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Sacrifice Your Children

Do you ever wonder about what Abraham was thinking when he decided to obey God and sacrifice his son, Isaac, on the altar (see Gen. 22)?  Here is a man who was 100 years old when Isaac was born!  He was probably preparing Isaac for the day when he would inherit all of Abraham’s riches and lands.  And remember that God had promised Abraham that his line would continue through Isaac, so I just have to stop and wonder about what was going through Abraham’s mind at what seemed like an odd request from his heavenly Father.  Why would he be willing to sacrifice his son?

Of course, if I stop to think about Abraham’s response, then I have to wonder about Isaac’s response as well.  Many children’s books depict Isaac as a small child when the sacrifice is taking place, but the Bible seems to indicate that he was actually a young man at this time.  So don’t you think a healthy, young man could prevent an elderly man from killing him?  Isaac was no dummy.  I am sure he figured out what was going on when he was being tied to the altar!  Why didn’t he try to get away?

As a parent, I am shocked by God’s command towards Abraham each and every time I read this passage!  Why would God encourage a parent to harm his own child?  But it appears that Abraham didn’t see things that way.  He knew that God had given him Isaac for a time and that God was the One running the show.  So all he had to do was trust God with his child.  One commentator I read even suggested that maybe Abraham believed that God would bring Isaac back from the grave.  But I am not sure that I agree.  There was no previous evidence to give Abraham the impression that God would do such a thing!  It seems to me that this was a simple matter of Abraham knowing the faithfulness and goodness of his God!

With a three-year-old and a one-year-old, I have a hard time not worrying about my children at all times.  Why does Ephraim have a rash on his ankle?  Did Hannah get enough fruits and vegetables today?  What will happen if I let someone else watch my kids for the evening?  Who will take care of them and love them if something happens to me?  When they are grown, who will they marry?  What if God calls them to the mission field?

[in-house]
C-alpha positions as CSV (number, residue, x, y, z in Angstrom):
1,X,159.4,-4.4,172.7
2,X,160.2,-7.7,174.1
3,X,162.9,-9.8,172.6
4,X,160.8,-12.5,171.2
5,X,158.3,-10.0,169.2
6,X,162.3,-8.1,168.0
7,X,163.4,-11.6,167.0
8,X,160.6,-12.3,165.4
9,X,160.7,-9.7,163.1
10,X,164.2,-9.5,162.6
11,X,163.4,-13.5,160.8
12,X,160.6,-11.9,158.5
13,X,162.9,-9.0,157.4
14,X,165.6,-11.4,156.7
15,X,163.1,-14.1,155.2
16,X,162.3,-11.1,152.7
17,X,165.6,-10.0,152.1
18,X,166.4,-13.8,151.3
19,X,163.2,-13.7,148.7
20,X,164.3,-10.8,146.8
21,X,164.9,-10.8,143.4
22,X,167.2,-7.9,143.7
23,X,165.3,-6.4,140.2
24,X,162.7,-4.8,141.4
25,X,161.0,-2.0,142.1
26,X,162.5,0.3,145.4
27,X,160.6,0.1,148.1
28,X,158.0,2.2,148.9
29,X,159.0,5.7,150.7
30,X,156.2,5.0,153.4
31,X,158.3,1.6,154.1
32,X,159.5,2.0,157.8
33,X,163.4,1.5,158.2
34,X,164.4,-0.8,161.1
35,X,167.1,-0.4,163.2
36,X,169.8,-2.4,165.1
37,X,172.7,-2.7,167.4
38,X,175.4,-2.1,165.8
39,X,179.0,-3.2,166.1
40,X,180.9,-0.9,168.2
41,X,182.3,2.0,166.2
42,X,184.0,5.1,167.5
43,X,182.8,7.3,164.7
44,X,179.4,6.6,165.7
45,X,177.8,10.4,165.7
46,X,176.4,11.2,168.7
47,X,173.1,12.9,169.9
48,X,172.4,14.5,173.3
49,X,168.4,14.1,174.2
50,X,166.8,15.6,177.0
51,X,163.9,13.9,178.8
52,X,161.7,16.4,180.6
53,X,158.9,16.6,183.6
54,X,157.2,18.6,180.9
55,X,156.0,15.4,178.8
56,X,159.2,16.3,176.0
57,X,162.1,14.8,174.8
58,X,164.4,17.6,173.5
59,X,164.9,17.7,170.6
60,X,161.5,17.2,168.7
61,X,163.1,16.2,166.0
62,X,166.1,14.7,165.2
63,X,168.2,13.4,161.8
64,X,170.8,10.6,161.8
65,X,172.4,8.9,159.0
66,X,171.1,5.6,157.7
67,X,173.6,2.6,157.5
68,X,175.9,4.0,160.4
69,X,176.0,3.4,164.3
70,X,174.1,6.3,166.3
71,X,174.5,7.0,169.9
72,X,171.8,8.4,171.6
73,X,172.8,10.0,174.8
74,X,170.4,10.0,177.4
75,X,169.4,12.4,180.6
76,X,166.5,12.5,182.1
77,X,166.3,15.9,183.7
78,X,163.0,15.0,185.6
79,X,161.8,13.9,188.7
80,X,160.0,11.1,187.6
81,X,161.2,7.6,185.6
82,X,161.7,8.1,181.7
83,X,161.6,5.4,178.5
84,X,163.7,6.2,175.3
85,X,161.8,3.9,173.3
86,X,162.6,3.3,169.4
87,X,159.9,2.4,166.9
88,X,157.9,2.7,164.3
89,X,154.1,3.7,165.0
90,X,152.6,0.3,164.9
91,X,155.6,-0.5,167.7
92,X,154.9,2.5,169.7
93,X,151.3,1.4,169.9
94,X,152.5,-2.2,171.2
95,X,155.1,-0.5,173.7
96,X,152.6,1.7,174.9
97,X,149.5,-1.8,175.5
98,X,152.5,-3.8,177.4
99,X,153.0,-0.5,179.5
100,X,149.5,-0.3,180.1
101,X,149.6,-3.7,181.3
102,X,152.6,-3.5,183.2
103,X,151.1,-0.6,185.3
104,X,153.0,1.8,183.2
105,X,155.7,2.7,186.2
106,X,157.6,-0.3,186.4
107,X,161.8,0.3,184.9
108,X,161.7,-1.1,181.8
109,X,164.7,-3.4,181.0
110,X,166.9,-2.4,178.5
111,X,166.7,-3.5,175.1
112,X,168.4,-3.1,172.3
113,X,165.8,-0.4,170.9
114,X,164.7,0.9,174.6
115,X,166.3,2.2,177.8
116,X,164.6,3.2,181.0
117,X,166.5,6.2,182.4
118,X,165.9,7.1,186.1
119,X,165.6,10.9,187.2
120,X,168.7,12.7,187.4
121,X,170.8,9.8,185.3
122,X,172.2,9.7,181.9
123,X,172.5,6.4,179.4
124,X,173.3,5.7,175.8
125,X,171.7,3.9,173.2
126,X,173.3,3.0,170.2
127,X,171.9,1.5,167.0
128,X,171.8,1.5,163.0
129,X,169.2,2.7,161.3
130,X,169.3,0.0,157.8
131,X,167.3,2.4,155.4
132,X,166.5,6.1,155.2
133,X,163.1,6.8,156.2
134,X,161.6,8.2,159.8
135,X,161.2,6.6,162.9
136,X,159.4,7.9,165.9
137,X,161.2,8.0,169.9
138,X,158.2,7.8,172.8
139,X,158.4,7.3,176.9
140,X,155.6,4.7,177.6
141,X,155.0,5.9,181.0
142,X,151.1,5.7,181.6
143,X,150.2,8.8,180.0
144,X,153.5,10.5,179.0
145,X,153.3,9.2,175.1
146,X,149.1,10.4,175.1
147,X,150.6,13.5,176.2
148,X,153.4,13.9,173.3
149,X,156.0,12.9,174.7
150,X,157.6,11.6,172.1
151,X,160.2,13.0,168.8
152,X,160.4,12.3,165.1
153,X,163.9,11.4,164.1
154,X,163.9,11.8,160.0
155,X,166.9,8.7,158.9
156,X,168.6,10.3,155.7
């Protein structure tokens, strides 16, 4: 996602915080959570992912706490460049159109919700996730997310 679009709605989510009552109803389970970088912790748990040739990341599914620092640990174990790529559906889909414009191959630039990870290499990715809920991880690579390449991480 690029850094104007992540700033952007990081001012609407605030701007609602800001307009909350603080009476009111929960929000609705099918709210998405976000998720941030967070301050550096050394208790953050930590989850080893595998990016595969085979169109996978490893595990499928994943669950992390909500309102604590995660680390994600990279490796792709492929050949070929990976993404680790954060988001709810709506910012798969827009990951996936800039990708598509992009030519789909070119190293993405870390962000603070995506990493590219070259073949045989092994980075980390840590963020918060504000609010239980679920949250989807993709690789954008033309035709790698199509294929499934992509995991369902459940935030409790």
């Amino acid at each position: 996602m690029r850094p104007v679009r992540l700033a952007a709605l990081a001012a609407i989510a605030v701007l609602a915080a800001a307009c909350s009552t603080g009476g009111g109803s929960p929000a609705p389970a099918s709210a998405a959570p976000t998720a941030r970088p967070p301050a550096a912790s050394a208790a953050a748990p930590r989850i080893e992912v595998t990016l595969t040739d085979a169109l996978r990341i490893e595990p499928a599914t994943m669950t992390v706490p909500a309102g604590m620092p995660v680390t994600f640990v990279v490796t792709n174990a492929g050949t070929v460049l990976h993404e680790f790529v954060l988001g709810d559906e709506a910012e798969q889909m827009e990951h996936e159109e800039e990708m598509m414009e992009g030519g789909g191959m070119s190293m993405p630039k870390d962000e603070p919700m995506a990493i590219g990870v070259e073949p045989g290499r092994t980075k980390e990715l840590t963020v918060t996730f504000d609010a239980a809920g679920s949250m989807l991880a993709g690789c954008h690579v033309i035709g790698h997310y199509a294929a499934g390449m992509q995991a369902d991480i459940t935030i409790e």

When I think of my own Hannah, I am reminded of another Hannah in I Samuel 1.  This was a woman who was completely barren, something that was considered a curse back in Bible times.  This woman promised God that she would give her child back to Him, and I and II Samuel explain the life of a man whose mother trusted her child to God.  The life that Samuel led was a direct result of a mother who was willing to “sacrifice” her child in order to obey the one, true God.

I once heard of a woman who told her daughter that she would let her go to the mission field over her dead body.  Within a few months, that woman was dead.  I don’t know if that was a true story or just a great sermon example, but it really struck a chord in me.  Is that the kind of parent that I want to be?  The one who stands as a road block in my children’s paths to serve their God?  I hope not.  I hope that I’m not doing that now.  I blogged about allowing our children to be witnesses here.  If I stand in the way of letting them reach out now, then I am already holding them back from what God wants them to be!  And that means that I certainly not accomplishing the task that God has given me to do!

Going back to the story of Abraham and Isaac, I wonder if Isaac’s attitude was influenced by his father’s.  “You’re going to sacrifice me today?  Okay, I’m sure you know what you’re doing!”  There is no indication that Isaac tried to escape.  In fact, Isaac helped his dad prepare the altar.  Knowing his father’s faith in God and perhaps demonstrating his own amount of faith in both his earthly father and his heavenly Father, Isaac simply does as his father tells him.  I think that shows some great parenting on the parts of Abraham and Sarah, don’t you?

I wonder if my own children will be as willing to trust in their mom as Isaac obviously trusted in his dad.  I wonder if they will be willing to make a sacrifice if it is the will of God.  I think that Samuel exemplifies best what a mother’s faithfulness teaches her child when he responds (as a grown man) in I Samuel 15:22:  “And Samuel said, ‘Hath the LORD as great delight in burnt offerings and sacrifices, as in obeying the voice of the LORD? Behold, to obey is better than sacrifice, and to hearken than the fat of rams.'”

When the time comes, I hope I am ready to sacrifice my own children to the will of God.

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